Another item that speaks for itself, stashing a blanket in the back of your car should be a no-brainer. If you’re stranded and need to keep warm while waiting for help, you need to crawl around outside the car for a repair, or even turn one into an emergency tourniquet, it’s hard to find a good reason not to keep a blanket close by.
I keep two blankets in my car, because you just never know. One is a blanket roll that sits on the back seat for some extra style points, while the other is folded neatly in a clear vinyl storage bag that’s stashed in my under-floor storage tray.
6. Hand Sanitizer
I have a sneaking suspicion hand sanitizer is already on the list of stuff each and every one of you already keeps in your cars, but it bears repeating anyway. Now more than ever, stashing a bottle or two of hand sanitizer in the car is a must. While no hand sanitizers have been approved by the federal government to prevent the spread of COVID-19, it’s a good habit to keep your hands clean and free of bacteria after you use a gas pump, before you eat, or after you sneeze or cough.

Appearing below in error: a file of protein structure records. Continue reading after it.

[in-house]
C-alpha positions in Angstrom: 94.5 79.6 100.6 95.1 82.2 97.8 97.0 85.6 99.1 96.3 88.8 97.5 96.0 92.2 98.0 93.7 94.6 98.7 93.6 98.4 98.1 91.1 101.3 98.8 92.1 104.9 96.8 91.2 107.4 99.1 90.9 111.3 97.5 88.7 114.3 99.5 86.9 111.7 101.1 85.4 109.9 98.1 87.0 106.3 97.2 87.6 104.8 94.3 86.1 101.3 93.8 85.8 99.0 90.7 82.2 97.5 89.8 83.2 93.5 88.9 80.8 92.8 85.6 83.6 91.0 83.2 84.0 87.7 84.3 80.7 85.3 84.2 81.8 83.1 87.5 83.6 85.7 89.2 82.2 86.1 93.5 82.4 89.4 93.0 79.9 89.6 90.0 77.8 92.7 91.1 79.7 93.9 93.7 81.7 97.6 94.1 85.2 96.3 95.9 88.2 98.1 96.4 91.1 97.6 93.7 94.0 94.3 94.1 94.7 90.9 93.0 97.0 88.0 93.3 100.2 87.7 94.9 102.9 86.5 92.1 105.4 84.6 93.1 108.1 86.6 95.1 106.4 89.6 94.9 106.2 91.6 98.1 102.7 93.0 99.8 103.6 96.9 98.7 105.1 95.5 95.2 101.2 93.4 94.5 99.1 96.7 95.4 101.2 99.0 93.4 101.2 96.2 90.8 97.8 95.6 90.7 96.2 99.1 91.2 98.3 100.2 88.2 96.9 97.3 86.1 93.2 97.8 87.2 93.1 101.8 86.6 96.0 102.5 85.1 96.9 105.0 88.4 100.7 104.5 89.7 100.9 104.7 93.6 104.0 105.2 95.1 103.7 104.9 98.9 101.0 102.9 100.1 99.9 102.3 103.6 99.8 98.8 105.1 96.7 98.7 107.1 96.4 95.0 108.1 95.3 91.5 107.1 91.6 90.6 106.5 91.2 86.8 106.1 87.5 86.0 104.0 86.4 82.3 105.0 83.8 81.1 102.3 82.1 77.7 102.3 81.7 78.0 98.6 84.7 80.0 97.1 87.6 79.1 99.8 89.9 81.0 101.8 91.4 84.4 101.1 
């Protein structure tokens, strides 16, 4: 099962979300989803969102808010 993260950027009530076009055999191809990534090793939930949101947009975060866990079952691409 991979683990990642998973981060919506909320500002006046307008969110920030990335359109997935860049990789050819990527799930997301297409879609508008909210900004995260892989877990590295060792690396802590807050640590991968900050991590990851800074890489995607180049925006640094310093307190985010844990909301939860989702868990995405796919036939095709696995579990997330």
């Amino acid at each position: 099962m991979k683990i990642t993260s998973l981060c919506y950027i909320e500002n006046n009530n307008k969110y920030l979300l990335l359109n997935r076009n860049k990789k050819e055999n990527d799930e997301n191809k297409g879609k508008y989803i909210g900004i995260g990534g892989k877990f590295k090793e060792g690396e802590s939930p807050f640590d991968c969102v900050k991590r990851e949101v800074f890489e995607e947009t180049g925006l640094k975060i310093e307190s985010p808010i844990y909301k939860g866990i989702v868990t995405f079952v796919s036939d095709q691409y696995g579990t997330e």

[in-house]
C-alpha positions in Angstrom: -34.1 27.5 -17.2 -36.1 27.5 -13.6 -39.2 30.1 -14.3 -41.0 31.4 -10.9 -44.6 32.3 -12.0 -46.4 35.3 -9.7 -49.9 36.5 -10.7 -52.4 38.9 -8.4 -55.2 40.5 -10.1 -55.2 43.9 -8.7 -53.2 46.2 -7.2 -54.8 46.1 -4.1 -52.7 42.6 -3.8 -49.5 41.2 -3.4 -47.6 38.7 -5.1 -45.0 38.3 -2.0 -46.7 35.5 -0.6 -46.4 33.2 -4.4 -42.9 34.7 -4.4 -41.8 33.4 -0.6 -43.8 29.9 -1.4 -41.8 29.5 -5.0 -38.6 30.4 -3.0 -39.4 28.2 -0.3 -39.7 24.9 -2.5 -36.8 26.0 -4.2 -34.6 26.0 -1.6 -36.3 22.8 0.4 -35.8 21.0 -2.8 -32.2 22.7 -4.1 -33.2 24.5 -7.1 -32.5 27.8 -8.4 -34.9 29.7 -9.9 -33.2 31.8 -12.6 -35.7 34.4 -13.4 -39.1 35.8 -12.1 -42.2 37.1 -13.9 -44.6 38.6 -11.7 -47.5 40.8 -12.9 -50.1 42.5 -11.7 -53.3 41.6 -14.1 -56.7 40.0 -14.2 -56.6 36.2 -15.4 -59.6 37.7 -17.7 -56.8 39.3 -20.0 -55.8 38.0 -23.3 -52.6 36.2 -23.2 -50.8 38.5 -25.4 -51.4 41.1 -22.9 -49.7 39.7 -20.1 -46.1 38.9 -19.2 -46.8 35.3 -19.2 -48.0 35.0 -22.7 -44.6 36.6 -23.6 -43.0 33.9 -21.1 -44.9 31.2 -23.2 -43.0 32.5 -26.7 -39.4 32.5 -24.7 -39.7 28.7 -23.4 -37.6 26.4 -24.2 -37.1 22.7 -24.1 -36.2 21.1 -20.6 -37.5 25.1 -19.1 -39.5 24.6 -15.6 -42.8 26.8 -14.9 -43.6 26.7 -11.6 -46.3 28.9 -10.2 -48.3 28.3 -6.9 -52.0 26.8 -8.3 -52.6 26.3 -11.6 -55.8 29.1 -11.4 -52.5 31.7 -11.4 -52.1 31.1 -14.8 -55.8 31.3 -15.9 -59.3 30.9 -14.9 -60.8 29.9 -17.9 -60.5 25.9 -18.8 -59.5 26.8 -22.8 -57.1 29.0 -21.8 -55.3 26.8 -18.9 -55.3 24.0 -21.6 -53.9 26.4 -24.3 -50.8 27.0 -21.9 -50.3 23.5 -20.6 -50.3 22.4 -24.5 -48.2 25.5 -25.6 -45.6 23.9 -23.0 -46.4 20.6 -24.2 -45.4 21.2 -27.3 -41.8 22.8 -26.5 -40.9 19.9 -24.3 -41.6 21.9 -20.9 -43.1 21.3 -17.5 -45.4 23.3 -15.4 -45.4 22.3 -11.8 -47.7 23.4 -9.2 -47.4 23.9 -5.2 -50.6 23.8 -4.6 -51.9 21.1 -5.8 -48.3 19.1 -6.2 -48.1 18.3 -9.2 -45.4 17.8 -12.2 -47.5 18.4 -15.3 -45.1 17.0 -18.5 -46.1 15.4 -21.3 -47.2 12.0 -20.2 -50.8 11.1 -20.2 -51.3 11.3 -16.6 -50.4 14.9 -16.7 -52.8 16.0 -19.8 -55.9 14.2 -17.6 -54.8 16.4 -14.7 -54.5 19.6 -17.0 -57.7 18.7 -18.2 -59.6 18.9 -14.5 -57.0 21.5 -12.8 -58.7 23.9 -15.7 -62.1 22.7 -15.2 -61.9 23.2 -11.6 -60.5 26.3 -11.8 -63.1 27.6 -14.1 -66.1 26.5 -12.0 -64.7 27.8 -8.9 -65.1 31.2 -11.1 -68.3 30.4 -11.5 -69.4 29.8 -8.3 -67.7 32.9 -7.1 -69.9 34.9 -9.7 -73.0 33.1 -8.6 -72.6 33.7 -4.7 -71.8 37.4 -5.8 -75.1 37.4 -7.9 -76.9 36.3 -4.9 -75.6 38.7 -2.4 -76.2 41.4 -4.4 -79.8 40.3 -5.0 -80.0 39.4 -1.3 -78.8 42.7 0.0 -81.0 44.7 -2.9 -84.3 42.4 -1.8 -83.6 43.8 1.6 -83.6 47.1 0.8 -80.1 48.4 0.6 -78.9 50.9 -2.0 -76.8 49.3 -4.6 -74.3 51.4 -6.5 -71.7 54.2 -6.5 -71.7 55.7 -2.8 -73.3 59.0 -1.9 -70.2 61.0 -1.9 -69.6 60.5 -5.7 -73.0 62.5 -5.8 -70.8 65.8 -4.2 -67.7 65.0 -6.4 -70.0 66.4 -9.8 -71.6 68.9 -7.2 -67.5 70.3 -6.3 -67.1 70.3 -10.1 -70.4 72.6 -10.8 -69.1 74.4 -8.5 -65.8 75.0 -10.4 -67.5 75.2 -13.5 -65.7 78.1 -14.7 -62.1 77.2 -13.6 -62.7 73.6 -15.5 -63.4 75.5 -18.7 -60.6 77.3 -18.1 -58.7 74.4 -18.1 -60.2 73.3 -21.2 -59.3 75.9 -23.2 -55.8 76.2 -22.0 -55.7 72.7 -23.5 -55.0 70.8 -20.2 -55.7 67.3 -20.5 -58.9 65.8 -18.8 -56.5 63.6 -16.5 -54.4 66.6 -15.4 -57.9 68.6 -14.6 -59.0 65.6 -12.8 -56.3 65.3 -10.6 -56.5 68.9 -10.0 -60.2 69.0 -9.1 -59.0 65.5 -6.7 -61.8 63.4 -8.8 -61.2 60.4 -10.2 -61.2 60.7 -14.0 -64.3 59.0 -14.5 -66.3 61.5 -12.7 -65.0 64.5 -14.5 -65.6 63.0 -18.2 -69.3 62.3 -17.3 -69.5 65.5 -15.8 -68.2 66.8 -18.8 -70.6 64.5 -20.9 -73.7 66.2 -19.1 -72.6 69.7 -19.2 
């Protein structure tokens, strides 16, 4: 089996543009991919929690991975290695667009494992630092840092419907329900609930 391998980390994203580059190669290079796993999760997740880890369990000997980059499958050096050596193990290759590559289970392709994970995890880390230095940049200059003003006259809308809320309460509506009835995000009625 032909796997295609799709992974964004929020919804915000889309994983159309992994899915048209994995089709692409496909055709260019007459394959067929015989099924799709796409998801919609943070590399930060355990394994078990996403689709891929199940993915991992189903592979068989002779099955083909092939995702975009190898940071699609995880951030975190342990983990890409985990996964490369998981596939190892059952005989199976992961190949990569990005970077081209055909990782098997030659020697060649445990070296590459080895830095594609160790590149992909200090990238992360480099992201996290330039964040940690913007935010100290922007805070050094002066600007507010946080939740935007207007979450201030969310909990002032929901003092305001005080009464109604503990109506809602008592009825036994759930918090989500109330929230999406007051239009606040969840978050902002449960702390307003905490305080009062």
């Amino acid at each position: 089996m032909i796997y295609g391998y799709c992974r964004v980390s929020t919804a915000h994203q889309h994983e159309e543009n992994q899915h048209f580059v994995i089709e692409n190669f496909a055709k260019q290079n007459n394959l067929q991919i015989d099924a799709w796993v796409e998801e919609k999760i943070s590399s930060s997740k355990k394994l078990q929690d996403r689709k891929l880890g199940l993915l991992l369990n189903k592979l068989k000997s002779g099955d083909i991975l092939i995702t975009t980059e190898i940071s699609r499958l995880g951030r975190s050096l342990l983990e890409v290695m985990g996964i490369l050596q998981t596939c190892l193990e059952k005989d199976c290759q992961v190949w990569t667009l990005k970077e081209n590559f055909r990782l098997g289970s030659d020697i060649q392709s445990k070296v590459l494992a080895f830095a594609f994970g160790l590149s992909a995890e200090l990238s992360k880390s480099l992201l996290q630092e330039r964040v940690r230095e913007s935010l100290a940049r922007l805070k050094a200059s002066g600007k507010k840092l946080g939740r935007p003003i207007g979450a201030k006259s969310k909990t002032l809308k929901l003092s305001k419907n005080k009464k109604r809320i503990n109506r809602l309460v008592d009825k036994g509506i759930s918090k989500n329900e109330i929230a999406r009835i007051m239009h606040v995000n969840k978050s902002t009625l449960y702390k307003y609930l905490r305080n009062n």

7. Garbage Can
If you’re anything like me, the thought of stuffing your car’s door pockets with dirty napkins and food wrappers is enough to make your skin crawl. Well, maybe not quite, but it’s hard to take pride in a car that’s filled with trash.
That’s why I keep a small covered garbage can within reach. I have mine attached to the floor mat in the back using hook-and-loop fastener strips so it won’t tip over while I’m driving and it’s easy to remove when it needs to be emptied.